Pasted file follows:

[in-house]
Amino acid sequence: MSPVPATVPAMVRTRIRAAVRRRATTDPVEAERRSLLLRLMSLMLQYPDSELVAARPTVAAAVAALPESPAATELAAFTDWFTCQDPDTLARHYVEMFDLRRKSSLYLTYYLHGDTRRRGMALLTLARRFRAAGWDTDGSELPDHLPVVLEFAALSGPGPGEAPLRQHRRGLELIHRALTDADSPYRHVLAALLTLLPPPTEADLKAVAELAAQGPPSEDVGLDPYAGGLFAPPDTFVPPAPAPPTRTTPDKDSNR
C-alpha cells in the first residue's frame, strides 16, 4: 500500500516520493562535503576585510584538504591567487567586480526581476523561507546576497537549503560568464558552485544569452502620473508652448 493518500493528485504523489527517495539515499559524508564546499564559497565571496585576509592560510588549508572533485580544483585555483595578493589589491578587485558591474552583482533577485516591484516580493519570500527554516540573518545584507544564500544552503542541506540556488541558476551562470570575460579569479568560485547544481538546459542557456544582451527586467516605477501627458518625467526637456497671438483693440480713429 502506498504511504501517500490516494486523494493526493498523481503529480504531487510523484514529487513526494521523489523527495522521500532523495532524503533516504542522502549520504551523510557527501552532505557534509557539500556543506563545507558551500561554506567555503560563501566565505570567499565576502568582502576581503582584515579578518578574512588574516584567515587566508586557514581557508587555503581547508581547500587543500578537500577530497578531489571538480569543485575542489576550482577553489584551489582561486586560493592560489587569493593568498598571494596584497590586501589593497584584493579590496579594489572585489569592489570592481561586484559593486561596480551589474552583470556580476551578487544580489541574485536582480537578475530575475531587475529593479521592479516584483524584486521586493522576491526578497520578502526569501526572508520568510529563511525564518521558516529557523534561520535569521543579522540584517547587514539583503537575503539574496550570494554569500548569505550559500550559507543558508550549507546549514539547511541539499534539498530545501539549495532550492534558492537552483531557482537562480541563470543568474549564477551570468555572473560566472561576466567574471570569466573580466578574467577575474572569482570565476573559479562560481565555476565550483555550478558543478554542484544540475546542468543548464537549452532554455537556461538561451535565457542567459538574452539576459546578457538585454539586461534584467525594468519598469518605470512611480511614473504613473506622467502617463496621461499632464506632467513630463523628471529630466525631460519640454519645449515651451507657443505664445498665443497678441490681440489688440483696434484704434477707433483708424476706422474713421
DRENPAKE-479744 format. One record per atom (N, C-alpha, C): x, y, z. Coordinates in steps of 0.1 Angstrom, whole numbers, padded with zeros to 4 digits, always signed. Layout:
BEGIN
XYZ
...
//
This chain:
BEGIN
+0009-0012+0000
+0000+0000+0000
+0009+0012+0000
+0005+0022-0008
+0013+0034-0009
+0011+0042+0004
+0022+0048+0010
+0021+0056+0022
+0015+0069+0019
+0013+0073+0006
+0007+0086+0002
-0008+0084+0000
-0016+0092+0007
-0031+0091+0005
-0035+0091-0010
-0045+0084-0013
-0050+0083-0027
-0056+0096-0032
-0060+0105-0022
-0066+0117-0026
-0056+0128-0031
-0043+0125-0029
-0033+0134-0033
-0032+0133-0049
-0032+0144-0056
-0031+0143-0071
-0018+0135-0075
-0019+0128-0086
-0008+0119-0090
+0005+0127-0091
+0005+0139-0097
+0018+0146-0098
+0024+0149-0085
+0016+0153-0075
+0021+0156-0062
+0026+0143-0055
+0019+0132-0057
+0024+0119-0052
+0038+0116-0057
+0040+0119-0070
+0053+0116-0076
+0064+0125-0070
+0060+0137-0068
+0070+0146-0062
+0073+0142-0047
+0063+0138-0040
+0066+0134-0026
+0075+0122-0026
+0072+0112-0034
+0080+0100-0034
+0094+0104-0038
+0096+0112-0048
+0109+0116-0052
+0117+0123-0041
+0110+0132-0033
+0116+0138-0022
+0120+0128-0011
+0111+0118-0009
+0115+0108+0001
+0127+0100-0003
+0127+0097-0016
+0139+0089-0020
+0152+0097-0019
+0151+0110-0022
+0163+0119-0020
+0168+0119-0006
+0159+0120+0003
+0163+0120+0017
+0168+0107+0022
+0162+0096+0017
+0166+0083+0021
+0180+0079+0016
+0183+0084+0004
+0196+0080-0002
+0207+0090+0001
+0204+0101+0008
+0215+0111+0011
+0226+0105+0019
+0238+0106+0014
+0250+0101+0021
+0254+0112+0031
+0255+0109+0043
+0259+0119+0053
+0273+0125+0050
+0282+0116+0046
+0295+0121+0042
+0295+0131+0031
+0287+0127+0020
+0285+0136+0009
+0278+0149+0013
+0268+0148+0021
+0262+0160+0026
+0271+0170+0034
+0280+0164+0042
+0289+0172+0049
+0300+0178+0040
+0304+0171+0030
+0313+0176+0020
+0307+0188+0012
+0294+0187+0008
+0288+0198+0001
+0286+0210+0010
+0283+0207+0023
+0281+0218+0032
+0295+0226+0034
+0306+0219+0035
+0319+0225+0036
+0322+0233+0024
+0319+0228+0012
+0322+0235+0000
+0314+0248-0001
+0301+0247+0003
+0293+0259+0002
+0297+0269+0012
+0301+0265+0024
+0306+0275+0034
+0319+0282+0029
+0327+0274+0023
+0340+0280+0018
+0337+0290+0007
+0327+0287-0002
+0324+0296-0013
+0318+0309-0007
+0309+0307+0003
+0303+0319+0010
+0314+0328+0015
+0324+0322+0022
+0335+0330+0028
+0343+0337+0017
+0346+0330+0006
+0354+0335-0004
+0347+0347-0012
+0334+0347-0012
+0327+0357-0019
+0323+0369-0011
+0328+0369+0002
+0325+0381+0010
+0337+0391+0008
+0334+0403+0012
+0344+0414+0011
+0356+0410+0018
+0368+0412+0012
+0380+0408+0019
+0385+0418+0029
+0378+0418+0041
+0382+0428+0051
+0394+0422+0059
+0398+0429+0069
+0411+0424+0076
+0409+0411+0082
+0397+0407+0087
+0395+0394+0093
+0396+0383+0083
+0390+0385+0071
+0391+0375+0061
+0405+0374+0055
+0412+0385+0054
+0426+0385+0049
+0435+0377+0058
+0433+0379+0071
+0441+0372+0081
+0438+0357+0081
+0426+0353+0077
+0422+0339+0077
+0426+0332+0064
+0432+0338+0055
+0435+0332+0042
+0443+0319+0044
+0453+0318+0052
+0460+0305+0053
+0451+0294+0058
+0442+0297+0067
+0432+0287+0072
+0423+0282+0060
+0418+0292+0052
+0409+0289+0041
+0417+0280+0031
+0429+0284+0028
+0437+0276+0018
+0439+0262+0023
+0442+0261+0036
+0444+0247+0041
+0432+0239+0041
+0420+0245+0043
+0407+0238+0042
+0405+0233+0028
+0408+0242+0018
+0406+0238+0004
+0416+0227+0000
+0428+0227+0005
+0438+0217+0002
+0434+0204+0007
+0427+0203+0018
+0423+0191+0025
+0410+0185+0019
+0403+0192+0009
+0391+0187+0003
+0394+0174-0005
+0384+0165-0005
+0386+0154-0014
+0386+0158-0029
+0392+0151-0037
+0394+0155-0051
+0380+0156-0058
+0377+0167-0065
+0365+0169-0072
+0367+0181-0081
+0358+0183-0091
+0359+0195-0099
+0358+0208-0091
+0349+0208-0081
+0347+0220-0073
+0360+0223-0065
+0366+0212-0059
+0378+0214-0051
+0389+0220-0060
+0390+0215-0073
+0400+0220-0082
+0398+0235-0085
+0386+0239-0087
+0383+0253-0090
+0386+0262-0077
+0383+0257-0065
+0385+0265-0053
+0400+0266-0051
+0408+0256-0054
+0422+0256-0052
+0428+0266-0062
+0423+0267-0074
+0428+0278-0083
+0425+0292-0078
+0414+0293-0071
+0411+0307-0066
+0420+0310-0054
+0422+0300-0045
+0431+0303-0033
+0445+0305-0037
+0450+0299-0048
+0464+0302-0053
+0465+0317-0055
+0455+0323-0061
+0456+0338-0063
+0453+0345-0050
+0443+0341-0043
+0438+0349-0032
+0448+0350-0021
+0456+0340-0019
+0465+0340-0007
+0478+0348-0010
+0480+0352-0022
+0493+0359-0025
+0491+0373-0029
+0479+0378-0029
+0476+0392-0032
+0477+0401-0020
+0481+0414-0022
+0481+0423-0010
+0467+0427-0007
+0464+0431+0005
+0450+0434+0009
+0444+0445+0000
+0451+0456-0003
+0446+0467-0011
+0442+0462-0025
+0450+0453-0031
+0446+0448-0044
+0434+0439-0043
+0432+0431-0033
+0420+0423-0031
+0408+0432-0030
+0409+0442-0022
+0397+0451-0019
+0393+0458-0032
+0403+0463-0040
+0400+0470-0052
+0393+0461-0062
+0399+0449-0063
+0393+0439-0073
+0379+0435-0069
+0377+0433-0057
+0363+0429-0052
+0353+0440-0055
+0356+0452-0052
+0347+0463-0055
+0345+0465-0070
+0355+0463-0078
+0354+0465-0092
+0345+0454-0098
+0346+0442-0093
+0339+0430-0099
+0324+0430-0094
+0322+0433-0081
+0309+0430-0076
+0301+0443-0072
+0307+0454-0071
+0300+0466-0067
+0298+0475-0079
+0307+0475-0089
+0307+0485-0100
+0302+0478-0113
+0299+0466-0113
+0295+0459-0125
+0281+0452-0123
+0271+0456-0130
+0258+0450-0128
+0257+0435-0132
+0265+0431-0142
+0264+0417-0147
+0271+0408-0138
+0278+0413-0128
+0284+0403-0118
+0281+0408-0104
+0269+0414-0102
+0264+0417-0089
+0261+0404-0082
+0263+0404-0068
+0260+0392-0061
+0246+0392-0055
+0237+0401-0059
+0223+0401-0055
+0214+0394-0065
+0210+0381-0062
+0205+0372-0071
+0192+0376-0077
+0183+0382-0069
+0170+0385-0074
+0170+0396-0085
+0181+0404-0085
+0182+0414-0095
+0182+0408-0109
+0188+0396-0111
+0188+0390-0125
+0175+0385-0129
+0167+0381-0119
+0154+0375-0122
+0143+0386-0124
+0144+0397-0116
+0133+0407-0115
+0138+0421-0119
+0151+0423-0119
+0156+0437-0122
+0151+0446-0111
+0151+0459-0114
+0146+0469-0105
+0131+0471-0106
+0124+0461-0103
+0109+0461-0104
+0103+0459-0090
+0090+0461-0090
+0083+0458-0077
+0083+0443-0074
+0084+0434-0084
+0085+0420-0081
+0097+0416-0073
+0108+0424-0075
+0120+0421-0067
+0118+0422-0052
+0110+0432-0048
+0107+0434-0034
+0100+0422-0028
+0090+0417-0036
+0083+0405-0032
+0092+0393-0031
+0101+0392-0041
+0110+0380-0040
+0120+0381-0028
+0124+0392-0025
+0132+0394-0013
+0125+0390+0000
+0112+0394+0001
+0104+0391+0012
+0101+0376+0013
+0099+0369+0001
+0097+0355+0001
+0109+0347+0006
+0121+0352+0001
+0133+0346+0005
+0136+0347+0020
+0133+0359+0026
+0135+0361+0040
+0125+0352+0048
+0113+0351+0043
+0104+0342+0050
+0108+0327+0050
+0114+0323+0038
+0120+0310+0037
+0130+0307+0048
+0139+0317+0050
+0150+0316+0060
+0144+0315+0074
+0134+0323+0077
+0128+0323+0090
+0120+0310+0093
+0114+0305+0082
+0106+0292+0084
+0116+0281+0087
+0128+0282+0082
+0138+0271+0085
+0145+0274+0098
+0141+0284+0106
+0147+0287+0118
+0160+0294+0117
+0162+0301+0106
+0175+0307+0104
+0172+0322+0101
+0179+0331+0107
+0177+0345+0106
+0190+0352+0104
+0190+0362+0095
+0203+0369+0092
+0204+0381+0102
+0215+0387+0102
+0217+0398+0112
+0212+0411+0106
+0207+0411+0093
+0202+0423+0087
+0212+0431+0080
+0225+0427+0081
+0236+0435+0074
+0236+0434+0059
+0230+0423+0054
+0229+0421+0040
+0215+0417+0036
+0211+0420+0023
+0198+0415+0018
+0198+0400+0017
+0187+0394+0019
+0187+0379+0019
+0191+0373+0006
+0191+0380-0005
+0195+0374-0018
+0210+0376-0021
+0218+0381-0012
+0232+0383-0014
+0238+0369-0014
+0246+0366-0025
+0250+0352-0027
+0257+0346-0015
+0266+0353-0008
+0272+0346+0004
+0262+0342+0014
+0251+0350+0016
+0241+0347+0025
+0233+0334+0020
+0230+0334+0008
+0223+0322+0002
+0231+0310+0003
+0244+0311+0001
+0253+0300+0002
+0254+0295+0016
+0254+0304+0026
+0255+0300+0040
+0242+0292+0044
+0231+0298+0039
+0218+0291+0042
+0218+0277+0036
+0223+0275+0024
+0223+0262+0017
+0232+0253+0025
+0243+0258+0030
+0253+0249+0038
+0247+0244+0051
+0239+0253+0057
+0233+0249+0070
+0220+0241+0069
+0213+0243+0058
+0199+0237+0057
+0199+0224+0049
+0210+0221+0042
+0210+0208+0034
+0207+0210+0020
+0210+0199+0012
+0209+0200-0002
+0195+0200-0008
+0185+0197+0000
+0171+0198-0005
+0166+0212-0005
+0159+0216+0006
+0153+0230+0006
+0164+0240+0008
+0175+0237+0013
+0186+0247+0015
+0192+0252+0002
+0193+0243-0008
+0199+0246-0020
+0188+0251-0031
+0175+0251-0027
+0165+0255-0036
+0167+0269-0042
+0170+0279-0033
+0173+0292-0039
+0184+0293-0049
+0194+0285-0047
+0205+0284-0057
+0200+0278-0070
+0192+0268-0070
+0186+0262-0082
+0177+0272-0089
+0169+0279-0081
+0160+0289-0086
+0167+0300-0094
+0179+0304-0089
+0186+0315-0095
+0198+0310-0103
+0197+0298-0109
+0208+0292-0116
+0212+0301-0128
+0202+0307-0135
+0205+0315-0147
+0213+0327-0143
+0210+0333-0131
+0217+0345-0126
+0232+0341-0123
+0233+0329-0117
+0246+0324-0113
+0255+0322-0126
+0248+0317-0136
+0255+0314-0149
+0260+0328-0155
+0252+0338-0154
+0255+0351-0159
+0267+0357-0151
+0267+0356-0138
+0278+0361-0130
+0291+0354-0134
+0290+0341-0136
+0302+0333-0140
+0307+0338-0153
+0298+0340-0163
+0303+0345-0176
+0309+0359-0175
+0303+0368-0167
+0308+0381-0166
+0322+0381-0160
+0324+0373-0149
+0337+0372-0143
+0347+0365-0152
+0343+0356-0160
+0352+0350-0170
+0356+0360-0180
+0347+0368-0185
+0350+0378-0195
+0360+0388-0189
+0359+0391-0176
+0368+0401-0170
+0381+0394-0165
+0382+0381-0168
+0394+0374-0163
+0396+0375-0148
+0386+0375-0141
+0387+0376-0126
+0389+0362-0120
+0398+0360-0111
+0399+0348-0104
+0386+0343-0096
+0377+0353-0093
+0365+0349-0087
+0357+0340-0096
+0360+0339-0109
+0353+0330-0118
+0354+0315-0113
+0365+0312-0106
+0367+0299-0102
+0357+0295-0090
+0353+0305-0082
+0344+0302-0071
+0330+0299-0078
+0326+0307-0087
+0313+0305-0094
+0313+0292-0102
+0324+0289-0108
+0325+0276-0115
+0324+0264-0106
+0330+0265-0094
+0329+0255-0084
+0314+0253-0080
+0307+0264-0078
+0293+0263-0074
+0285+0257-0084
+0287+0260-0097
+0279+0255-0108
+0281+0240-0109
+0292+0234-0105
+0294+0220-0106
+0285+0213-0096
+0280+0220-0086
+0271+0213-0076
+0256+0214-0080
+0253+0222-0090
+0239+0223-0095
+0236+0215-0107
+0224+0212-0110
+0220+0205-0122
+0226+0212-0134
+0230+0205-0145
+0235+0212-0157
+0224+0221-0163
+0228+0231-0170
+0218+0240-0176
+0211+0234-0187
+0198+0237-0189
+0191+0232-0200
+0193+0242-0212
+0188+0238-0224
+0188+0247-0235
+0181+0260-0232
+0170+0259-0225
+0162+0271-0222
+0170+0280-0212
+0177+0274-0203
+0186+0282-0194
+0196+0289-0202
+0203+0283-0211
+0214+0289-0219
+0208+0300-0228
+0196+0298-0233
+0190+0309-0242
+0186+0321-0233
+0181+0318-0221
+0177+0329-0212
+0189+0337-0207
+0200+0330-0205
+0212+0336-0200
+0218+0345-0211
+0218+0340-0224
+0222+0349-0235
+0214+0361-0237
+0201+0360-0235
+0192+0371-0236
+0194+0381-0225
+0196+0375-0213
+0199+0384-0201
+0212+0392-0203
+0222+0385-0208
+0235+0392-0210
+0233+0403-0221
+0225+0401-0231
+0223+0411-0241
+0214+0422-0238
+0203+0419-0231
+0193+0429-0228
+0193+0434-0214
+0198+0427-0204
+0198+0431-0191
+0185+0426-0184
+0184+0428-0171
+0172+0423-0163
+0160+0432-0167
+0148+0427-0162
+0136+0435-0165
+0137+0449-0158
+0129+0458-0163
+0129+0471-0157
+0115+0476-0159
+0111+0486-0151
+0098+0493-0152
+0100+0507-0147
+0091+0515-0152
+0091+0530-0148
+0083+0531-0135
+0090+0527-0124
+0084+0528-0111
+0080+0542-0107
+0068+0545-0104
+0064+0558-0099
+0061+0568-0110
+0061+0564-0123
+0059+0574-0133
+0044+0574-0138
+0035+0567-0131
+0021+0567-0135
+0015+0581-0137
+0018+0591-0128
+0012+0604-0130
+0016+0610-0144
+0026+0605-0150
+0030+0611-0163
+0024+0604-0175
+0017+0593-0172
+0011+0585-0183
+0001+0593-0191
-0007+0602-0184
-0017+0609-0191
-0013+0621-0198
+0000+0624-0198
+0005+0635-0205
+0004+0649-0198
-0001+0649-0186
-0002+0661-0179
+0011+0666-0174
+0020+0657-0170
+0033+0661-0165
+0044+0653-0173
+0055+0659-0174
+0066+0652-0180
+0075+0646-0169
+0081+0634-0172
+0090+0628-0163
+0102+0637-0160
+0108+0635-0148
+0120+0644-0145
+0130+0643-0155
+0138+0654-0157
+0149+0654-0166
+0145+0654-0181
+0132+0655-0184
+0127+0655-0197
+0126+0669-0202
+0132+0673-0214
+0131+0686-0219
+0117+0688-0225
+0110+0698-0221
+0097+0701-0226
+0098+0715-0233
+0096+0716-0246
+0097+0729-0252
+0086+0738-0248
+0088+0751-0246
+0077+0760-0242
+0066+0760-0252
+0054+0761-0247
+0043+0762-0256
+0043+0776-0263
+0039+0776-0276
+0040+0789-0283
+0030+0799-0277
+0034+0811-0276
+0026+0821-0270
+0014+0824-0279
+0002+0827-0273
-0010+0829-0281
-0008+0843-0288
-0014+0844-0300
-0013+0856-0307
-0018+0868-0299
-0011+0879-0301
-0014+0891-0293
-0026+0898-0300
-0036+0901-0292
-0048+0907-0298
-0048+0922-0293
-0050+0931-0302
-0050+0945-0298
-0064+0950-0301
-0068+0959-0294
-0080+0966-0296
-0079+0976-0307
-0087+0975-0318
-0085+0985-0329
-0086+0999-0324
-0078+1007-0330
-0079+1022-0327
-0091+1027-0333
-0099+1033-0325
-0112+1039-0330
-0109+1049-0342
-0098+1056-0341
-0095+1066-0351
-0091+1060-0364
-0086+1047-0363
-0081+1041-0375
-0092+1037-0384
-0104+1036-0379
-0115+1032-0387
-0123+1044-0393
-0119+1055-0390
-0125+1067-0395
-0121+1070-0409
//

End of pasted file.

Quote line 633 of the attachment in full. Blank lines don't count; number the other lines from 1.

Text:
+0212+0336-0200